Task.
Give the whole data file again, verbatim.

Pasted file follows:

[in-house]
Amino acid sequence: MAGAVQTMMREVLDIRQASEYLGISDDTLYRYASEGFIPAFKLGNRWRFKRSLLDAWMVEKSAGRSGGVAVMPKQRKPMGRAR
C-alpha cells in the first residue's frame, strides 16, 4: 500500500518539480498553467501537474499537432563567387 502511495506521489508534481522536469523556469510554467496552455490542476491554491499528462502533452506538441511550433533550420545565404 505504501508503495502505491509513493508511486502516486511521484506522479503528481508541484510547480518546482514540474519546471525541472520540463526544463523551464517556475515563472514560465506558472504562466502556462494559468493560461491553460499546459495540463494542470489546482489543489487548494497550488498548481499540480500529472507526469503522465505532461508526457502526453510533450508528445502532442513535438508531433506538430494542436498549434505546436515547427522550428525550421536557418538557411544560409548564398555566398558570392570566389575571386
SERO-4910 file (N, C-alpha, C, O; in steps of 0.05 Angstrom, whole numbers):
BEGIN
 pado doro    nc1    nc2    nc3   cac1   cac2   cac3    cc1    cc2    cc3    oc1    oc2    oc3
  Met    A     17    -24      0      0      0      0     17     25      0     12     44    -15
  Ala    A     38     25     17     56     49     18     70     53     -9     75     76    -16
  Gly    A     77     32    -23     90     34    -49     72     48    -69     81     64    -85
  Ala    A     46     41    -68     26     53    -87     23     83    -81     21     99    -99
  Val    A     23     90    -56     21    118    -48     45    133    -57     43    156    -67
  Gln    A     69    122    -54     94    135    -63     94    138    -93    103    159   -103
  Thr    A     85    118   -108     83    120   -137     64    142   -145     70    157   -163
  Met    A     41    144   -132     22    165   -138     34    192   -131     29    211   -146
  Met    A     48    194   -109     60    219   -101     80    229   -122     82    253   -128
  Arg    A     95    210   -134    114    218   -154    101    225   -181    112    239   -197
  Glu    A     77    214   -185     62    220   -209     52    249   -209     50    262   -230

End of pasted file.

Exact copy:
[in-house]
Amino acid sequence: MAGAVQTMMREVLDIRQASEYLGISDDTLYRYASEGFIPAFKLGNRWRFKRSLLDAWMVEKSAGRSGGVAVMPKQRKPMGRAR
C-alpha cells in the first residue's frame, strides 16, 4: 500500500518539480498553467501537474499537432563567387 502511495506521489508534481522536469523556469510554467496552455490542476491554491499528462502533452506538441511550433533550420545565404 505504501508503495502505491509513493508511486502516486511521484506522479503528481508541484510547480518546482514540474519546471525541472520540463526544463523551464517556475515563472514560465506558472504562466502556462494559468493560461491553460499546459495540463494542470489546482489543489487548494497550488498548481499540480500529472507526469503522465505532461508526457502526453510533450508528445502532442513535438508531433506538430494542436498549434505546436515547427522550428525550421536557418538557411544560409548564398555566398558570392570566389575571386
SERO-4910 file (N, C-alpha, C, O; in steps of 0.05 Angstrom, whole numbers):
BEGIN
 pado doro    nc1    nc2    nc3   cac1   cac2   cac3    cc1    cc2    cc3    oc1    oc2    oc3
  Met    A     17    -24      0      0      0      0     17     25      0     12     44    -15
  Ala    A     38     25     17     56     49     18     70     53     -9     75     76    -16
  Gly    A     77     32    -23     90     34    -49     72     48    -69     81     64    -85
  Ala    A     46     41    -68     26     53    -87     23     83    -81     21     99    -99
  Val    A     23     90    -56     21    118    -48     45    133    -57     43    156    -67
  Gln    A     69    122    -54     94    135    -63     94    138    -93    103    159   -103
  Thr    A     85    118   -108     83    120   -137     64    142   -145     70    157   -163
  Met    A     41    144   -132     22    165   -138     34    192   -131     29    211   -146
  Met    A     48    194   -109     60    219   -101     80    229   -122     82    253   -128
  Arg    A     95    210   -134    114    218   -154    101    225   -181    112    239   -197
  Glu    A     77    214   -185     62    220   -209     52    249   -209     50    262   -230